If needed, surgery is generally performed later during the second phase, after the inflammation has subsided. Surgery during the active phase may be needed in severe cases, for example, when pressure on the optic nerve does not respond to medical treatment, severe bulging threatens the health of the eye surface, or symptoms cannot be controlled with medication.

Does nutrition have an effect on Graves’ eye disease?

Your body is trying to heal itself from a disease that affects many tissues, and we believe that good nutrition, regular exercise, and plenty of rest can help you recover. Also, in several recent studies cigarette smoking has been shown to worsen the disease. If you are a smoker, one of the most important steps you can take is to stop smoking. You should also try to avoid secondhand smoke.

What’s new in treating Graves’ eye disease?

Our research team is developing new treatments based on studies of medications used for other autoimmune conditions. Kellogg is the first center in the nation to have conducted a study on Rituximab (anti-CD20) therapy. Among our findings: this therapy was highly effective in patients with severe Graves’ eye disease, with its effects lasting up to nine months. The drug is given intravenously in two sessions, each lasting about an hour. Rituximab can have complications due to immune suppression, but our study found that the complications were far fewer than those associated with chronic steroid use. Read about the study.

We believe that Rituximab and similar immune treatments represent the next frontier of treatment for Graves’ eye disease. Please watch the Kellogg Eye Center website for reports on our latest findings.

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Treatment during phase two, the stable phase, after inflammation has subsided

What are my surgical options?

A series of surgeries can correct the bulging appearance of your eyes, minimize double vision, bring the eyelids into the correct position, and address the sometimes jarring physical changes that come with the disease.

These surgeries are “staged” or performed in a specific order. While some patients may achieve desired results with the first surgery, more than one stage of surgery is usually necessary to achieve optimal rehabilitation.

We recommend allowing two to four months between surgeries. Patients can normally work and return to activities one to two weeks after each surgery.

First stage: minimally invasive orbital decompression surgery

Orbital decompression surgery is designed to remove bone and/or fat from behind the eye, allowing the eye to move back into its socket. The surgery makes more room behind the eye for the enlarged muscles that have developed with the disease.
Kellogg surgeons are among the leaders in adopting minimally invasive techniques. For less severe cases, your surgeon may use a technique that removes soft tissue or fibroblast-fat. For moderate to severe disease, patients may need bony decompression, which involves sculpting areas of bone that form the walls and floor of the eye’s orbit.

Surgery can help achieve these benefits:

  • Reduce exposure of the surface of the eye
  • Improve the eyelid’s ability to close over the eye
  • Improve the bulging appearance
  • Relieve pressure-pain
  • Release pressure on the optic nerve, restoring its function and improving vision
Does orbital decompression surgery correct double vision?

For some patients, double vision may improve after orbital decompression. More often, double vision persists after surgery. Many patients go on to have eye muscle surgery, usually two to four months after decompression surgery. In the interim, patching one eye or placing a prism in the eyeglasses will minimize the problem, allowing patients to drive and continue other daily activities.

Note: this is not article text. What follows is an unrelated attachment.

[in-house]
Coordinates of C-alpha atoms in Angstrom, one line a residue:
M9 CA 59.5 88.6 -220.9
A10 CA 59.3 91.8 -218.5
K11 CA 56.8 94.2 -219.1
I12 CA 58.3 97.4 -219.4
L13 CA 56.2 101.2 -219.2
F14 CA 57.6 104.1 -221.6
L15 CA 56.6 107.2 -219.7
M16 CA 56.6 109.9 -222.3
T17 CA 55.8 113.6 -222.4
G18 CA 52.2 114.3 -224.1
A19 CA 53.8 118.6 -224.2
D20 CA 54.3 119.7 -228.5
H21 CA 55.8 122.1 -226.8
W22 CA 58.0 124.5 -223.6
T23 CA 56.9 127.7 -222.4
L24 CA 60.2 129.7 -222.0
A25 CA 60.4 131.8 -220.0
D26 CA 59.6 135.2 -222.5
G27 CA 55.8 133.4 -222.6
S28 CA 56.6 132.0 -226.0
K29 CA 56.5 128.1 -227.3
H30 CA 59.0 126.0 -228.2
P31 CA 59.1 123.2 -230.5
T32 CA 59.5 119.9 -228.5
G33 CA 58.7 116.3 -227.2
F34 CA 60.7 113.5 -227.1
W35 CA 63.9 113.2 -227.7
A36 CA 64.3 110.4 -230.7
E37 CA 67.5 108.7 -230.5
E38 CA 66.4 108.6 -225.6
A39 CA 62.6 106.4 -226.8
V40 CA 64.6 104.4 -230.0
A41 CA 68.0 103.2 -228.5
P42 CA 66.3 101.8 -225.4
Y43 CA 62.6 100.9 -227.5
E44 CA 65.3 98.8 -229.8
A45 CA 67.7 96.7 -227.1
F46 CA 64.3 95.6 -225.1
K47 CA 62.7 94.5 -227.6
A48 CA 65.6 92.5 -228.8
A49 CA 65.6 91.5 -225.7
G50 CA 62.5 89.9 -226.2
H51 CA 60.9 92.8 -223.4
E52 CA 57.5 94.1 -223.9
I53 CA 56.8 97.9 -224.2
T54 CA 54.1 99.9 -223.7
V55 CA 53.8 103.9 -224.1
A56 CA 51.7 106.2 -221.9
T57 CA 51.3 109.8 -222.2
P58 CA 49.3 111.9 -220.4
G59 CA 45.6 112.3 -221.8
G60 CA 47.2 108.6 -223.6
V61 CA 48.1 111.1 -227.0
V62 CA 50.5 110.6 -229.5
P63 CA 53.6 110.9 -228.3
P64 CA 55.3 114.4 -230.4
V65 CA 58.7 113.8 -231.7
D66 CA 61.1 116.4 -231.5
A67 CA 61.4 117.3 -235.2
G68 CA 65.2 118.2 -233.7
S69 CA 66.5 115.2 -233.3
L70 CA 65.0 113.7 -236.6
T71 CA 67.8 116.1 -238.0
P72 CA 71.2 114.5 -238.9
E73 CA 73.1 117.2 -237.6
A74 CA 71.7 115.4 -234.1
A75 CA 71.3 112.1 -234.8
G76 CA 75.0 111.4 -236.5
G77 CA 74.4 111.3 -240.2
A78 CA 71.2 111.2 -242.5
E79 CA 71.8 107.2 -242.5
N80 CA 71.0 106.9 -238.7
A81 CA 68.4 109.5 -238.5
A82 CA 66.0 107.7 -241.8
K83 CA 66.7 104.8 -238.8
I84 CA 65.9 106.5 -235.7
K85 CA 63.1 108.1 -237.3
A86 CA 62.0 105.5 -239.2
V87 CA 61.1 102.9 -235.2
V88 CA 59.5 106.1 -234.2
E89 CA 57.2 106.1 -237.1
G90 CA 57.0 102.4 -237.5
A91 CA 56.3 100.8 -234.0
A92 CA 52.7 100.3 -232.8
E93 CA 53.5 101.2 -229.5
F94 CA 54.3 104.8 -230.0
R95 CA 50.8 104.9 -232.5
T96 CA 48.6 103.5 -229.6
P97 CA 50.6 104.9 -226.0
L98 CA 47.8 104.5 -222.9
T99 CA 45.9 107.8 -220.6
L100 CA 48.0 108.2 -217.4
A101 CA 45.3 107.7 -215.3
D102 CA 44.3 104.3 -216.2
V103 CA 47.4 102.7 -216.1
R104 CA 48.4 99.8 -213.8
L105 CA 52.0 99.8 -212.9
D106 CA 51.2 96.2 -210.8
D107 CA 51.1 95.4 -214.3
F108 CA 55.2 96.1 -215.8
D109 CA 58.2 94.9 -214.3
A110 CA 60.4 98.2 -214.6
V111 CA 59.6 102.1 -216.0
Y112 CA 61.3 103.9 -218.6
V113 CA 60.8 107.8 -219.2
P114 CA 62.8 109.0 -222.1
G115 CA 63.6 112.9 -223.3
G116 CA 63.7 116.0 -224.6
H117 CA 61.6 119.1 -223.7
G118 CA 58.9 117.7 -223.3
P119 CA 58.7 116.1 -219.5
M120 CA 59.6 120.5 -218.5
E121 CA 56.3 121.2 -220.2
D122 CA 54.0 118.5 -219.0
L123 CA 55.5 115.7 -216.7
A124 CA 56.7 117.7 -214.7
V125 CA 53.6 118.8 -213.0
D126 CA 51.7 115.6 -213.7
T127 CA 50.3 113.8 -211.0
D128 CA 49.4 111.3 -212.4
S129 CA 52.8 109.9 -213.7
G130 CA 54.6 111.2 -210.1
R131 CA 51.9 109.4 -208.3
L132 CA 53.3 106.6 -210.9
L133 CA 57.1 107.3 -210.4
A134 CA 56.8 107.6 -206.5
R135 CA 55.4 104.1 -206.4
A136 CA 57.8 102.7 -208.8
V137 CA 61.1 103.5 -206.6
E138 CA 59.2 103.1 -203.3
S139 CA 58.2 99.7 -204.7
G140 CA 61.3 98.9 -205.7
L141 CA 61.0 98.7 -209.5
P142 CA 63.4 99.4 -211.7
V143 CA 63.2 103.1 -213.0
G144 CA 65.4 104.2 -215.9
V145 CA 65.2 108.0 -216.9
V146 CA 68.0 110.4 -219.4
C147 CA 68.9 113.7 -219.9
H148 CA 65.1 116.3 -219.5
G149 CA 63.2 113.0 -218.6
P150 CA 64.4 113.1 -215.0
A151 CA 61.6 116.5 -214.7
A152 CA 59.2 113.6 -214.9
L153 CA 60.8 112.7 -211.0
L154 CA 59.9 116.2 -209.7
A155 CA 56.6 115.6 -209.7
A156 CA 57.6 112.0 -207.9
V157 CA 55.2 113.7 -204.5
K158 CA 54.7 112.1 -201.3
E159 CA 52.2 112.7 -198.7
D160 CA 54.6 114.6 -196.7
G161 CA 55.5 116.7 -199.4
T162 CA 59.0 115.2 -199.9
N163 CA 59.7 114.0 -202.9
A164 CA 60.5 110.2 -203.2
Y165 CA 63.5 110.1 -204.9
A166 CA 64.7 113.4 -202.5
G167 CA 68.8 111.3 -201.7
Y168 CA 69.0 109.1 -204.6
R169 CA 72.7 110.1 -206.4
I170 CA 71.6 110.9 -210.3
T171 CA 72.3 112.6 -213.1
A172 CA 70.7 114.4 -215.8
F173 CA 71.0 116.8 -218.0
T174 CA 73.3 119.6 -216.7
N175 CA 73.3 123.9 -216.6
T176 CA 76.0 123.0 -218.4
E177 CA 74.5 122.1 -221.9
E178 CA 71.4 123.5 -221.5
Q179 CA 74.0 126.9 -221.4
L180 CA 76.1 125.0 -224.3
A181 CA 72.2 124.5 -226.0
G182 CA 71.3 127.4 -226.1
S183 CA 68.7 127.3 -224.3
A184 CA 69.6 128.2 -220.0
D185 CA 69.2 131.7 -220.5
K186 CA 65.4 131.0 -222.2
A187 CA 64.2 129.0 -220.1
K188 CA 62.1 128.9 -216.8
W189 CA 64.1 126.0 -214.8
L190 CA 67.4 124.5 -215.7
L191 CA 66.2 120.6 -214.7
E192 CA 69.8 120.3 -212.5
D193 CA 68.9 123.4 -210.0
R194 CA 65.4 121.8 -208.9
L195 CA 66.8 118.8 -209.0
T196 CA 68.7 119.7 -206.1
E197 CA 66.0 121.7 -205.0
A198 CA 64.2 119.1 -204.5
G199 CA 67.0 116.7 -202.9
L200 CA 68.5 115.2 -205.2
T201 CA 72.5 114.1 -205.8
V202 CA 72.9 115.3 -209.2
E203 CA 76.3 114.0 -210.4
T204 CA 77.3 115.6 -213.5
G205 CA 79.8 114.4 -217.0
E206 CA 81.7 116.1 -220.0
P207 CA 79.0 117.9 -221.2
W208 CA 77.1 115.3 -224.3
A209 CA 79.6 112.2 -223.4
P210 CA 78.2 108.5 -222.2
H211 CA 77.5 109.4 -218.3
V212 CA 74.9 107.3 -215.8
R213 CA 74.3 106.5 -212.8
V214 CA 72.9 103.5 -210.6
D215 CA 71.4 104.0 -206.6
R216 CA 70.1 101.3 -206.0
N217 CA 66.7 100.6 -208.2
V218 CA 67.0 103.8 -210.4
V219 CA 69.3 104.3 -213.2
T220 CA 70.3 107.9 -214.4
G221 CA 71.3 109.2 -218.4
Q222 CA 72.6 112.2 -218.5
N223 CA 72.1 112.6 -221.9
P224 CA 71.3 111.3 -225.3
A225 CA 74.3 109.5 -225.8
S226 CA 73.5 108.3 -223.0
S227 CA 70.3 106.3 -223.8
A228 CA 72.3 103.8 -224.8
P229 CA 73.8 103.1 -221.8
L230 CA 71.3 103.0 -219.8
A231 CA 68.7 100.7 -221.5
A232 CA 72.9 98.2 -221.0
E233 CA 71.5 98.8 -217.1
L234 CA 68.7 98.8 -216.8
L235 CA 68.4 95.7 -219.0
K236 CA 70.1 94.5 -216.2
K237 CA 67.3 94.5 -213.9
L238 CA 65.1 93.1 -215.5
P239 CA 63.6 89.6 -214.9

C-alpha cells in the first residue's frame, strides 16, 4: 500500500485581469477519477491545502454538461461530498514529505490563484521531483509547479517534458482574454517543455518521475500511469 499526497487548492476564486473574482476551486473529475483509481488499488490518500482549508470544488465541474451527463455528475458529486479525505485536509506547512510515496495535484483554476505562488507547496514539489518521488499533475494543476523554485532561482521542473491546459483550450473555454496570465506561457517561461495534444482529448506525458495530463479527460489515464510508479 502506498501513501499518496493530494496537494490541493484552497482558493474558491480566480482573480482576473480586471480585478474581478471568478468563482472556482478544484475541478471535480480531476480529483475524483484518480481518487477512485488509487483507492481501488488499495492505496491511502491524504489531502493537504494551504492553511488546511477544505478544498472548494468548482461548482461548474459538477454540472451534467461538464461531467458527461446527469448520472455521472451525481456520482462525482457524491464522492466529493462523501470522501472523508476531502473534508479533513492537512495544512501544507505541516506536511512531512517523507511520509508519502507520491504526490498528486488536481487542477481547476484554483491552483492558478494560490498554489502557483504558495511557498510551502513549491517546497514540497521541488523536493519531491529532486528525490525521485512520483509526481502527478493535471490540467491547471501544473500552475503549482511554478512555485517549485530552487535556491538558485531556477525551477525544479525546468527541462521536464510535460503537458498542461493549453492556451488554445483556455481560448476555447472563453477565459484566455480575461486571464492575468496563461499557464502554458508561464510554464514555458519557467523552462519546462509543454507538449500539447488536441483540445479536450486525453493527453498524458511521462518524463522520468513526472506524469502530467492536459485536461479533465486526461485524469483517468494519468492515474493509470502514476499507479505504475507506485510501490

Second stage: eye muscle surgery

In Graves’ eye disease, scarring can cause permanent damage to the eye muscles. Scar tissue, which forms around muscle fibers, becomes stiff and neither contracts nor relaxes as easily as the muscle it replaces. The eyes may then become misaligned, causing double vision.

Eye muscle surgery can minimize double vision, but may not completely eliminate it. The goal of this surgery is to create a tunnel of single vision, allowing patients to achieve good straight-ahead vision needed for driving and reading. The patient is able to resume many activities, but still may experience double vision when looking far to the right or left.

The surgery is performed on an outpatient basis with local anesthesia. In eye muscle surgery, the surgeon repositions the muscles, bringing the eyes into alignment. The incisions are hidden. In approximately 5 to 10 percent of cases, more than one surgery is needed to achieve satisfactory alignment of the eyes.

Third stage: eyelid repositioning surgery

Often in Graves' eye disease, the eyelids open too widely. This accounts for the staring appearance associated with the disease, and it causes the eyes to become dry. The opened eyelids give an unnatural appearance to the eye; and because the disease often affects each eye a little differently, the eyelids can become asymmetrical. Occasionally the opposite problem occurs and the eyelids droop.

Eyelid repositioning surgery is carried out under local anesthesia on an outpatient basis. The surgeon releases eyelid muscles or tendons that have become tight, allowing the eyelid to return to a more natural position. Sometimes, particularly in the lower eyelid, tissue is added to reinforce the newly relaxed tissues.

Fourth stage: surgery and sculpting to correct the effects of Graves’ eye disease

After these corrective surgeries have been completed, our patients often discover that Graves’ eye disease has left its mark. Loss of elasticity and puffiness are now permanent features, and the tissues around the eye appear to have aged dramatically.

Once the inflammation has resolved we can address some of these changes with surgery aimed at aesthetic reconstruction, especially in the soft tissue around the eye. Swollen and puffy tissue can be treated with sculpting surgery such as blepharoplasty (eye lift) or facelift surgery. The loss of the skin’s elasticity can be treated with laser resurfacing and injections such as fat or Restylane.

The course of Graves’ eye disease is challenging, and it is not unusual for patients to feel discouraged and emotionally drained by the physical changes that accompany the disease. We find that patients who decide to pursue this fourth stage—aesthetic rehabilitation—are some of our most grateful patients.

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Last Modified: Wednesday, 26-Jun-2013 06:57:26 EDT